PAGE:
Does Kansas City have its own “pharma bro” in Nirmal Mulye of Nostrum Laboratories right down on N. Topping Ave.?
The drug firm’s founder and CEO has drawn unwanted international attention in recent days for raising the price of a 50-year-old generic antibiotic it produces by 400 percent. And he raised more eyebrows when he told London’s Financial Times that it was his “moral requirement” to make as much money as possible for his company. Democratic Sen. Claire McCaskill has taken notice as well, teaming up with Republican Sen. Susan Collins of Maine to send Mulye a letter asking him to explain himself.
But Mulye told The Star’s editorial board that he has been “misinterpreted in every possible way” in this media kerfuffle. “Maybe I understand how the president feels, because this is fake news,” he said with a laugh.
And he makes a compelling case that he’s no Martin Shkreli. Before his conviction for securities fraud, Shkreli, the hedge fund manager and founder of Turing Pharmaceuticals, made his name by snapping up expiring rights to commonly-used drugs, then raising their prices exorbitantly.
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By contrast, Mulye says Nostrum is simply reacting to the free market. And, for better or (likely) worse, that’s the reality of the pricing structure in the modern profit-based U.S. health care system.
Nostrum’s version of nitrofurantoin is used to treat bladder infections. New Food and Drug Administration rules early this year mandated stricter standards for toxic heavy metals such as arsenic and lead in the drug — regulations that also apply to Casper Pharma’s Furadantin, the brand name that Nostrum’s generic can take the place of at the pharmacy counter.
Casper is the one to blame for the higher cost, Mulye said. After the new FDA mandates, that company raised its price to $2,800 a bottle, while Nostrum’s generic equivalent rose to the comparative bargain of $2,400. And that’s just the list price, he noted.
“When was the last time you actually paid what was on the price tag for something?” he asked. “(Insurers) are actually paying less. We’re not the villains. We’re actually the saviors. We’re bringing the product out on the market at a different, but still lower price than the brand (name).”
After a summer of presidential tweets decrying rising drug prices, Health and Human Services Secretary Alex Azar has set his sights on the issue, telling Bloomberg News Wednesday that “every player in the system has their share of blame.”
Drug manufacturers say high prices for new drugs are necessary because of the years of research, development and safety trials necessary to gain approval from the FDA.
Mulye also points his finger at FDA regulations, which he says are increasingly onerous for small drug makers such as his. “Our plant in Ohio — American jobs, by the way — actually has lost millions of dollars over the years. The entire plant has to remain FDA compliant, every room. It’s like a hotel where you can only rent a few of the rooms for years. You have to raise the price on those to make up for all the empty ones you still have to maintain.”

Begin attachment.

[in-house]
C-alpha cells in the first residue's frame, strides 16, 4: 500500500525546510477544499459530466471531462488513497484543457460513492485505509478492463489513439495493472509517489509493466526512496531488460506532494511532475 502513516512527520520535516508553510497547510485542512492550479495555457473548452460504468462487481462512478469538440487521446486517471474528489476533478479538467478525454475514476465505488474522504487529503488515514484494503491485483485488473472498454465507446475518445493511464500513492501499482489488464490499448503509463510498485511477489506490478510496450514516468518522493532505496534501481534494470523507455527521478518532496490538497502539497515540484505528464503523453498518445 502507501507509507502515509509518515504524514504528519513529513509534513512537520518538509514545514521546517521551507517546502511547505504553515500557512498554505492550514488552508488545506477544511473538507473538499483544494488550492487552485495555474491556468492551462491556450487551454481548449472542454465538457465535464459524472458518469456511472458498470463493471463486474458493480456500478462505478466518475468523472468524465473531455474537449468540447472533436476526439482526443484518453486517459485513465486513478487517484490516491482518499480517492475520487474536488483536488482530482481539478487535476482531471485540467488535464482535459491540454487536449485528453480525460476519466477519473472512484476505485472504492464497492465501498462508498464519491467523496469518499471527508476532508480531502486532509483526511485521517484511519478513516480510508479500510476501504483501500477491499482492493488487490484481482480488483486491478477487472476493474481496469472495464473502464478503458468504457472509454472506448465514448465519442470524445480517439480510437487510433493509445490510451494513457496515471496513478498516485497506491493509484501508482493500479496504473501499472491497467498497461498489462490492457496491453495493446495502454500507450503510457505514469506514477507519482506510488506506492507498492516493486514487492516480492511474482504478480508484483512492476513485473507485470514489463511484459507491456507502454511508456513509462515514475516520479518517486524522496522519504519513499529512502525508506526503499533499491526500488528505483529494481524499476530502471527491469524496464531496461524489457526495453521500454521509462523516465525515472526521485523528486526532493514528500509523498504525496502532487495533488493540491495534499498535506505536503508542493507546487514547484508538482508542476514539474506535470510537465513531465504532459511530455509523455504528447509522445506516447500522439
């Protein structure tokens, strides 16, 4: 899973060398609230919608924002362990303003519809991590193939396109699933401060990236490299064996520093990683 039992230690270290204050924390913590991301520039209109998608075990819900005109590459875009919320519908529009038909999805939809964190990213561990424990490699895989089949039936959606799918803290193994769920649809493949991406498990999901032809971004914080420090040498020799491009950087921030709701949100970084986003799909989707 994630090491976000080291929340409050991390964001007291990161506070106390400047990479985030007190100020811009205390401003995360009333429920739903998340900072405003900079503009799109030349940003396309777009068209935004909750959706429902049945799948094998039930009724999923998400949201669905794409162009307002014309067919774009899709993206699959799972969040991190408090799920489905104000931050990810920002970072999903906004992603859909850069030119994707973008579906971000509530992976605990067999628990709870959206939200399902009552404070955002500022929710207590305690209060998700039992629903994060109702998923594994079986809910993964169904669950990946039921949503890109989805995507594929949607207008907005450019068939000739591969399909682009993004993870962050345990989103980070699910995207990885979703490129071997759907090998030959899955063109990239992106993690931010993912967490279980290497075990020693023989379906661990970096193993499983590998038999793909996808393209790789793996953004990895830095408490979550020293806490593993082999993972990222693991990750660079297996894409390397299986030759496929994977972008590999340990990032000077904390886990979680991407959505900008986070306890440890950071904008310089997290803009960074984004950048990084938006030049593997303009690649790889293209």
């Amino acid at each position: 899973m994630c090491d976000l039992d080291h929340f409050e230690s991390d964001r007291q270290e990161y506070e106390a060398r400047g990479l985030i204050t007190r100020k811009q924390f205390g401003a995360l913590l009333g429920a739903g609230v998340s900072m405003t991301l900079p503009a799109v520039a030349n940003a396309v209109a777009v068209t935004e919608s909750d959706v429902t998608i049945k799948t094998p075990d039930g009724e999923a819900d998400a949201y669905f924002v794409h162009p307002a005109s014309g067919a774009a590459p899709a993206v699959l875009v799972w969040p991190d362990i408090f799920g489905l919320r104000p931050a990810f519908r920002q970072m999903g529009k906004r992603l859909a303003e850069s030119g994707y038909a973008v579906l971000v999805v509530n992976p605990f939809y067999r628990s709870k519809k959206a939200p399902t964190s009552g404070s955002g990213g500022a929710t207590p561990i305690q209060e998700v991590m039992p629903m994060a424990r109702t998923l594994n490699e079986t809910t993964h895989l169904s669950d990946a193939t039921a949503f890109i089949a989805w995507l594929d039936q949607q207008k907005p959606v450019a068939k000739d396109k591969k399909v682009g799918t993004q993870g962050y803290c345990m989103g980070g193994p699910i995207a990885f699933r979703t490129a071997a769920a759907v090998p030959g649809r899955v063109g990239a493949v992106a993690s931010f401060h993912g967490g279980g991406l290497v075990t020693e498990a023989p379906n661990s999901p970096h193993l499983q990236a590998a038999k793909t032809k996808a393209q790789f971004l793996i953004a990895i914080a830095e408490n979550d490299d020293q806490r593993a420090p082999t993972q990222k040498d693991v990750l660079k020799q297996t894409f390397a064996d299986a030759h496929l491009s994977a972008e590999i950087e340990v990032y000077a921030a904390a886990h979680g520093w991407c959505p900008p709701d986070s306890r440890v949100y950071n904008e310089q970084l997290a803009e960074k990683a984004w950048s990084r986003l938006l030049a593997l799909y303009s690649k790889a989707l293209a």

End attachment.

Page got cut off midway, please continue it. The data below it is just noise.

Mulye contends that lawmakers conflate the generic market his firm trades in with the brand-name pharmaceuticals game — which has a vastly bigger lobbying footprint in Congress.
“Washington doesn’t understand how generic pricing works, and maybe they don’t want to understand,” he said.
Christopher Loucks, assistant director of pharmacy supply chain for the University of Kansas Health System, said generics are a significant part of the health care cost equation. Generic injectables are “most of our drug cost on the inpatient side,” he said. “And they’re also the most critical lifesaving drugs that we use. One of the challenges we see in that space is the lack of competition among producers.”
A host of factors drives up American health care spending, which the Centers for Medicare and Medicaid Services estimates will grow 4.7 percent per capita every year through 2025. Prescription drug spending is projected to increase 6.3 percent per year during that period.
The United States doles out about $10,200 per person on health care each year, according to the Organisation for Economic Co-operation and Development. That’s over $2,000 more than second-place Switzerland.
Meanwhile, the U.S. and New Zealand are the only countries on the planet where TV commercials urge consumers to ask their doctor if the medications they’re selling are right for them.
This isn’t a sustainable path. The magic of the free market can work wonders with the price of a big-screen TV or a gallon of gas, but it’s increasingly clear that our nation’s health care system is headed for a reckoning.
Nirmal Mulye may indeed have a moral obligation to his company’s bottom line. But when will a critical mass of voters insist that the U.S. assert its own morality by joining the rest of the world’s developed nations in assuring a basic level of health care for all our citizens?